Greek hotels saw their turnover in 2020 drop by 78 percent to 1.83 billion euros compared to 8.35 billion euros in 2019, as a result of the coronavirus (Covid-19) pandemic and its impact on travel and tourism, according to a report by the Institute for Tourism Research and Forecasts (ITEP).
ITEP said that only one in five year-round hotels managed to operate in 2020.
Following Greece’s first lockdown in March 2020, only 59 percent of the country’s year-round hotels – 2,328 out of 3,965 units – managed to reopen, while 63 percent of them were forced to close again by the end of the year.
As a result, only 863 year-round hotels – 22 percent of the total – remained open in December 2020.
The data compiled by ITEP also showed that year-round hotels operated for seven months on average and seasonal hotels only for 3.2 months.
Average occupancy rates in Greece during July-September amounted to 23.1 percent. It is reminded that average occupancy rates in September 2019 had reached 79.2 percent.
Despite the drop of occupancy rates and revenues, ITEP found that hotels managed to maintain the same employment rates in 2020 compared to 2019, mainly with the contribution of state-run support programs.
Titled “The impact of the Covid-19 pandemic on the hotel sector 2020”, ITEP’s report was carried out with the participation of hotel units from all over Greece during November 5 – December 10.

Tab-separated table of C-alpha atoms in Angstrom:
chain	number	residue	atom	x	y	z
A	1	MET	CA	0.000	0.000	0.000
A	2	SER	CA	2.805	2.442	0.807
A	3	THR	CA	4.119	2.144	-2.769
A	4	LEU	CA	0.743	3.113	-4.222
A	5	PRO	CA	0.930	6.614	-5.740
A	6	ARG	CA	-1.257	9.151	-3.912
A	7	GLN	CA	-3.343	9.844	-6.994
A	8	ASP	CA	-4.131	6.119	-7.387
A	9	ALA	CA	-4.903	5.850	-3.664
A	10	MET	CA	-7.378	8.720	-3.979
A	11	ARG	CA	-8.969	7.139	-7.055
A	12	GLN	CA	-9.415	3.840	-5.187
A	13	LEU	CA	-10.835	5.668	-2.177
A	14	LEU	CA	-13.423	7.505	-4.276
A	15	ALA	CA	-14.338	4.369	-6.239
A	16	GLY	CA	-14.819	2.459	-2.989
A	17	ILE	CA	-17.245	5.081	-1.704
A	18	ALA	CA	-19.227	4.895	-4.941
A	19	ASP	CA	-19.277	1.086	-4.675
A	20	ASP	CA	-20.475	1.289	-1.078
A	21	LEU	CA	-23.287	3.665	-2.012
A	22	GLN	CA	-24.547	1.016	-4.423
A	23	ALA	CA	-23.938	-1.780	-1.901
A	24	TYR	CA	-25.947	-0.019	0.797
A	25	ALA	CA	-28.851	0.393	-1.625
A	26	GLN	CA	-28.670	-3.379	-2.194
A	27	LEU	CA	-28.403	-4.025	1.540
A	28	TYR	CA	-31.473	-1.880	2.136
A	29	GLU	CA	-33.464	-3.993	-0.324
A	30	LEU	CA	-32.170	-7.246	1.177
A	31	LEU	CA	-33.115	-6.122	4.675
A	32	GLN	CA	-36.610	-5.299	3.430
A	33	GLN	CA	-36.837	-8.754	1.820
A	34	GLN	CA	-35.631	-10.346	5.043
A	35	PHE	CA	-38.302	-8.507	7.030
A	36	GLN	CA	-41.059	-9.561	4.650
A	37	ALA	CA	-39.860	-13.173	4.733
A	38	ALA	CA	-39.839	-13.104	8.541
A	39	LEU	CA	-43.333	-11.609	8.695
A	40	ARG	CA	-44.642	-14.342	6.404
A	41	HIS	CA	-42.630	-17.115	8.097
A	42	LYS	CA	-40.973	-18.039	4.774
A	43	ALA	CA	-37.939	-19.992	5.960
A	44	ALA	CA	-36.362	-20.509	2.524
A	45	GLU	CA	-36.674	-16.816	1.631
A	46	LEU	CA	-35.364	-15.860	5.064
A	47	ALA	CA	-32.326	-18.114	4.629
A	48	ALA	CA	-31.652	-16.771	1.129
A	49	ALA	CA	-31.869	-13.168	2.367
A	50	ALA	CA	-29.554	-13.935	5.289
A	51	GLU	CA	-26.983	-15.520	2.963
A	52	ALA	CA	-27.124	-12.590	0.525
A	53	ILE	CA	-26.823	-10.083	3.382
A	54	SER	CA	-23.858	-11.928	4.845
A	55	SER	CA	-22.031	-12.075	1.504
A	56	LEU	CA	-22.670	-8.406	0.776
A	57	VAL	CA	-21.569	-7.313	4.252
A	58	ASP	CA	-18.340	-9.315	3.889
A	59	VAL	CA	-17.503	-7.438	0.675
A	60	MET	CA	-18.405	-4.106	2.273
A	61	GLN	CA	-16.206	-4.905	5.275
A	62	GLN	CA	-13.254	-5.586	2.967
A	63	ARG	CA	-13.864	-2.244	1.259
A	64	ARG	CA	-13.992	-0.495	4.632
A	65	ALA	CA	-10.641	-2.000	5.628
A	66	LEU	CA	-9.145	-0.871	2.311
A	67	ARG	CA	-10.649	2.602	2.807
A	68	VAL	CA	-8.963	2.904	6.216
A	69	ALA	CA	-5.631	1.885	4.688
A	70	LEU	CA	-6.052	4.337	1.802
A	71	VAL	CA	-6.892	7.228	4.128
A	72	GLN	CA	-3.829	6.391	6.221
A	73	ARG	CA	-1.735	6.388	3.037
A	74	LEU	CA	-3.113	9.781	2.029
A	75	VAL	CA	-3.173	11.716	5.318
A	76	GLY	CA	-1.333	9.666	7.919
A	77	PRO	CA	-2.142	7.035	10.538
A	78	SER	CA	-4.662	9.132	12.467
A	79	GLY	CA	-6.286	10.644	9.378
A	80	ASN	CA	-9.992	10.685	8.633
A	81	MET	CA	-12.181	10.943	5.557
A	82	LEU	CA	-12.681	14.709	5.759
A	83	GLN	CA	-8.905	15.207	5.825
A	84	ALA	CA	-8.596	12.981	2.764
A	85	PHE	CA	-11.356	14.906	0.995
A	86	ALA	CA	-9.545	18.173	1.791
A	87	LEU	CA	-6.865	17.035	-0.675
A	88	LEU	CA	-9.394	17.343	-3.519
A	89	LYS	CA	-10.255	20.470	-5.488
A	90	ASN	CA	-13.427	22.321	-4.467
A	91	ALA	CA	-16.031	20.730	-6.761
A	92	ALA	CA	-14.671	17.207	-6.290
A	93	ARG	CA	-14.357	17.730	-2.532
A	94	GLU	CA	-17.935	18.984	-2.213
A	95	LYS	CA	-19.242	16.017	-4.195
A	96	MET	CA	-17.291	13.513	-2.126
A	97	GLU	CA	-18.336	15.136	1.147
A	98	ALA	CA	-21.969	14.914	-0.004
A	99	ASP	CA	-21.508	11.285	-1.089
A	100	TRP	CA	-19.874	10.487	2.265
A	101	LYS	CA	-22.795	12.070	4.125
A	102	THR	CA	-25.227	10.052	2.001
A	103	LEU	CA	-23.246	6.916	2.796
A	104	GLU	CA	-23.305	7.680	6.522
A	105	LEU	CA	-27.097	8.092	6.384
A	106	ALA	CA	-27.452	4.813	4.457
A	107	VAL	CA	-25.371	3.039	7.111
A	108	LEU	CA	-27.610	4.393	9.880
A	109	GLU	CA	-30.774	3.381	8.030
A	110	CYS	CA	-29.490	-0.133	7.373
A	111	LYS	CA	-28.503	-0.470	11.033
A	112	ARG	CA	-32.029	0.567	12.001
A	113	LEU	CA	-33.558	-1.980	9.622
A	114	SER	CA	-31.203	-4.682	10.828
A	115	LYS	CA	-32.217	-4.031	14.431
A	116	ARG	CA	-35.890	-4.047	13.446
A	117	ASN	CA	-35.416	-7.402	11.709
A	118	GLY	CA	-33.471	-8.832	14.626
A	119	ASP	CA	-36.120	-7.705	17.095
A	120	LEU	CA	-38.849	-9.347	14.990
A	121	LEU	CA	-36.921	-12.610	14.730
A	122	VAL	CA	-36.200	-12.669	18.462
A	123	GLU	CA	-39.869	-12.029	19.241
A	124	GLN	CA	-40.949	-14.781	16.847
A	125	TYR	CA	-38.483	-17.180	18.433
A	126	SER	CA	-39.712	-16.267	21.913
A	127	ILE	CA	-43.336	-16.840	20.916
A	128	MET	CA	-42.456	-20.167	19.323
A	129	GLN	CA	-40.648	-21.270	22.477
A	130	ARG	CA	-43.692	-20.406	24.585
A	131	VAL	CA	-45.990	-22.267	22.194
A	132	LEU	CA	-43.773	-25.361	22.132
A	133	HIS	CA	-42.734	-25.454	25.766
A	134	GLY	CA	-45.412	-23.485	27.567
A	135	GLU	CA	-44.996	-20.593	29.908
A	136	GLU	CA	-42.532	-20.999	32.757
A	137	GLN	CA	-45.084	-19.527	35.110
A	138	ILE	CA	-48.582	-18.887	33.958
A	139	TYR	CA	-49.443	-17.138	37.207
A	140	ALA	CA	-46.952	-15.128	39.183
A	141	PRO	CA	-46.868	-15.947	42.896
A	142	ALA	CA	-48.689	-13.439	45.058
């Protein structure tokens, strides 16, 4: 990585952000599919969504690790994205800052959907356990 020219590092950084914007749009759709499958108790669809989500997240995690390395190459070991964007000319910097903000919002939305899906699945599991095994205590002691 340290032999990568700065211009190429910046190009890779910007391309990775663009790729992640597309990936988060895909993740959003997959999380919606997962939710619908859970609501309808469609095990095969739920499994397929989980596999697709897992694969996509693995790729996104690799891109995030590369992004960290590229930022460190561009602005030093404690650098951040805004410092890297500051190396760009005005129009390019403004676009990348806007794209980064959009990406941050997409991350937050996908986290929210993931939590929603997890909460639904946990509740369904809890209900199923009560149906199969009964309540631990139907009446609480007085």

Health crisis management important for 2021 tourism season
Speaking to reporters during an online press conference on Monday, Hellenic Chamber of Hotels President Alexandros Vassilikos said that the findings of ITEP’s study confirm the “unprecedented magnitude” of the crisis that Greek hotels faced in 2020.
He also noted that the hospitality sector has benefited from the available funding tools but needs more.
“It is important to support hotels as the sector gathers 70 percent of tourism revenues and plays a leading role in the recovery process… If we achieve 40 percent of the performance of 2019, growth will reach 100 percent in 2021 compared to 2020,” he said.
“There are many unknown factors in the equation but there are also positive signs for the market’s restart that derive from the behavior of consumers and Greece’s handling of the coronavirus pandemic,” he added.
Vassilikos underlined that the proper management of the pandemic would be the best way to promote Greece.
“As last year, health is our number one priority and we will continue to cooperate with Greece’s epidemiologists in order to determine the time and way of opening for Greece’s hotels,” he concluded.